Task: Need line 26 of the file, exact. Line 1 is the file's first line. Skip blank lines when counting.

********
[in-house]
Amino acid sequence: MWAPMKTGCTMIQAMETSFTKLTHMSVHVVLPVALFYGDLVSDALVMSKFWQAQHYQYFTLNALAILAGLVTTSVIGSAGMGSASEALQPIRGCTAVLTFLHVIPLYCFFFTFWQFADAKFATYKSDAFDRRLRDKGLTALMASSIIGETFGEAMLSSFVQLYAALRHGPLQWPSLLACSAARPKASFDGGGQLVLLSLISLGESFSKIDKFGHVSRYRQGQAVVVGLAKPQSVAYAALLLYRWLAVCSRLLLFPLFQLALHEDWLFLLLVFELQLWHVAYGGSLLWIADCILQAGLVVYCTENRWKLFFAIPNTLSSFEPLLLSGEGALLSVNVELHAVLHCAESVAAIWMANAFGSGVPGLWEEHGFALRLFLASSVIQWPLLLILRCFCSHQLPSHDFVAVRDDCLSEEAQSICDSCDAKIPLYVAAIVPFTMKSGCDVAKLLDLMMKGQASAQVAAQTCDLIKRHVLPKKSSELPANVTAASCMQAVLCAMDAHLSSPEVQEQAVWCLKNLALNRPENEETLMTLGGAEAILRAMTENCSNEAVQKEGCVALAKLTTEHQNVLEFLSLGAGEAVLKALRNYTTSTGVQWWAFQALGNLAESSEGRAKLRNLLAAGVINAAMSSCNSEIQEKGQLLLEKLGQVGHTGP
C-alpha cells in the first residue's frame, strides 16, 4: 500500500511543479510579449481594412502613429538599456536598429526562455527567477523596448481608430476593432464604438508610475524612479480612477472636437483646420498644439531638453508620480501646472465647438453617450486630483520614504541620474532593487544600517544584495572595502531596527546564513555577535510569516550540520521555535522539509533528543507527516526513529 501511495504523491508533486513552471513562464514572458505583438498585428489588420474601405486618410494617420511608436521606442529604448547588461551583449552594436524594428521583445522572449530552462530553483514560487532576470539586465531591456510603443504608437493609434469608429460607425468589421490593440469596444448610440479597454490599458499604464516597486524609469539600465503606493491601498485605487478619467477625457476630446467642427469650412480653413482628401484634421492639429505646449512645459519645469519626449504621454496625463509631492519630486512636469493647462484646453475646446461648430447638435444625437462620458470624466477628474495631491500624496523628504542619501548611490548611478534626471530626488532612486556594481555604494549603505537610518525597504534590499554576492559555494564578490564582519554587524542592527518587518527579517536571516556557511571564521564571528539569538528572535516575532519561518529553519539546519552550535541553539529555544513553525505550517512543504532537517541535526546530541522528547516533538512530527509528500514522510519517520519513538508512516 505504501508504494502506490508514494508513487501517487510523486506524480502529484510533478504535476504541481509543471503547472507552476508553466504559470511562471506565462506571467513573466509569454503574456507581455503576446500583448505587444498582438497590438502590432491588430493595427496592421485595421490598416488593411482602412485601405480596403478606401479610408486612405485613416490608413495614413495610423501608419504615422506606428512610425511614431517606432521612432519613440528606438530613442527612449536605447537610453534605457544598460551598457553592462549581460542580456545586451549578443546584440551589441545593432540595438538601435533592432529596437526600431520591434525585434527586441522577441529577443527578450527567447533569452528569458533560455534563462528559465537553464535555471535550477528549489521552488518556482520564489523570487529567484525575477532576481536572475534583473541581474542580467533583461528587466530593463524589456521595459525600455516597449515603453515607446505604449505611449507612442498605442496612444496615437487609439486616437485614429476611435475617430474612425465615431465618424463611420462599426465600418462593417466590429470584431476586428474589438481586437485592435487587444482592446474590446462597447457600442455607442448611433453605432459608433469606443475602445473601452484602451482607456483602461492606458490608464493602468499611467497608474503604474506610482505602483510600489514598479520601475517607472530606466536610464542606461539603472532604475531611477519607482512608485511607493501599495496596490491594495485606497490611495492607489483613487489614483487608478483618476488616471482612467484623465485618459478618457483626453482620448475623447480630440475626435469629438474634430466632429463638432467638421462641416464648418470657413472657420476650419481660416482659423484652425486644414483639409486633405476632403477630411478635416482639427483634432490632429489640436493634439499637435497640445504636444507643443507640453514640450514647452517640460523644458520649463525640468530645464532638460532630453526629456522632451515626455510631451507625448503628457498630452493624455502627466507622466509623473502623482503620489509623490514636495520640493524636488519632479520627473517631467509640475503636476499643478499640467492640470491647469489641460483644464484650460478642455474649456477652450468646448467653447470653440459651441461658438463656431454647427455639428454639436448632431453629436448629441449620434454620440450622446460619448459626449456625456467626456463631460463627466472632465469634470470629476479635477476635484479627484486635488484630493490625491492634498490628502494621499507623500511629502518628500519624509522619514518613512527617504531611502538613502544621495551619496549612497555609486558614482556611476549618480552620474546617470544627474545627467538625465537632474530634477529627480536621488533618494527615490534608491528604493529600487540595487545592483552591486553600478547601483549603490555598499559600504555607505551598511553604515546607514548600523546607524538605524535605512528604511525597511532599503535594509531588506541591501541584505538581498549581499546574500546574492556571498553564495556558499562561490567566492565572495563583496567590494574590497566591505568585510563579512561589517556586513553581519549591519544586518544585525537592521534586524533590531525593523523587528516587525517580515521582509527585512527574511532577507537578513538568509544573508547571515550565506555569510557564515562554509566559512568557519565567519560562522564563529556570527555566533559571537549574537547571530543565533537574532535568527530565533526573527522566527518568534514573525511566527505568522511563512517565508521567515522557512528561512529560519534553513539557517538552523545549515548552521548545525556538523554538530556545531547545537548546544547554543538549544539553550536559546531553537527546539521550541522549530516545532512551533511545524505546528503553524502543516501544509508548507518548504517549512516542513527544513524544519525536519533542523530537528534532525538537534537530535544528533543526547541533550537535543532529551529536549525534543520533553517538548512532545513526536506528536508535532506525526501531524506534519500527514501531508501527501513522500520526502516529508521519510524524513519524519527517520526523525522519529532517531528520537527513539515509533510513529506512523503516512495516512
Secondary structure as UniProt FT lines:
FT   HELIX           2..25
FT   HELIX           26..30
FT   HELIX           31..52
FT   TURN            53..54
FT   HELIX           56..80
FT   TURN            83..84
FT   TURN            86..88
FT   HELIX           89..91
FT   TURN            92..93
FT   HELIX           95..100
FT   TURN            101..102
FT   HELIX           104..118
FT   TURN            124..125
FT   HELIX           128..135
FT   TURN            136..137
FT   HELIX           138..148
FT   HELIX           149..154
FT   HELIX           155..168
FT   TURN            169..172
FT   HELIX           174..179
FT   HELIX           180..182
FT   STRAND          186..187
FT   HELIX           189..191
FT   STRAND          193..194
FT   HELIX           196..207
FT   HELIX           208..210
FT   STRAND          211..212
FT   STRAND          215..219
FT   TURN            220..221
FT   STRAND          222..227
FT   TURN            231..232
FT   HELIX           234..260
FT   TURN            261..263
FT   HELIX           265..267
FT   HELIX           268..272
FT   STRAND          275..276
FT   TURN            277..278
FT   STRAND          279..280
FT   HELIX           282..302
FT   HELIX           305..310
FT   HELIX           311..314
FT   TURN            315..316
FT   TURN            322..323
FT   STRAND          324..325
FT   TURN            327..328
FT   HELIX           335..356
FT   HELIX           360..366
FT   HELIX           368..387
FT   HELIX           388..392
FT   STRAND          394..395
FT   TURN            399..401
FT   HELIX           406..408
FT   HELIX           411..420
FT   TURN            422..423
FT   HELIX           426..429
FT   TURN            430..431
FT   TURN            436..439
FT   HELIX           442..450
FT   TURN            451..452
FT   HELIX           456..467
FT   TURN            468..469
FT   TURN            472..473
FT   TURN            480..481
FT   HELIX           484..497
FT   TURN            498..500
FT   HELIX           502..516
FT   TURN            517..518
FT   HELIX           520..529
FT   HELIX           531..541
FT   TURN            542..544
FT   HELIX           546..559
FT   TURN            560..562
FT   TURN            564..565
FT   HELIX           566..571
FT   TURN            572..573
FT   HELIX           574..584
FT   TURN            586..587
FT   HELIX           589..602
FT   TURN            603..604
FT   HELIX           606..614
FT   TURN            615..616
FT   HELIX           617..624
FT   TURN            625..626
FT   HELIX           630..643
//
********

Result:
FT   STRAND          186..187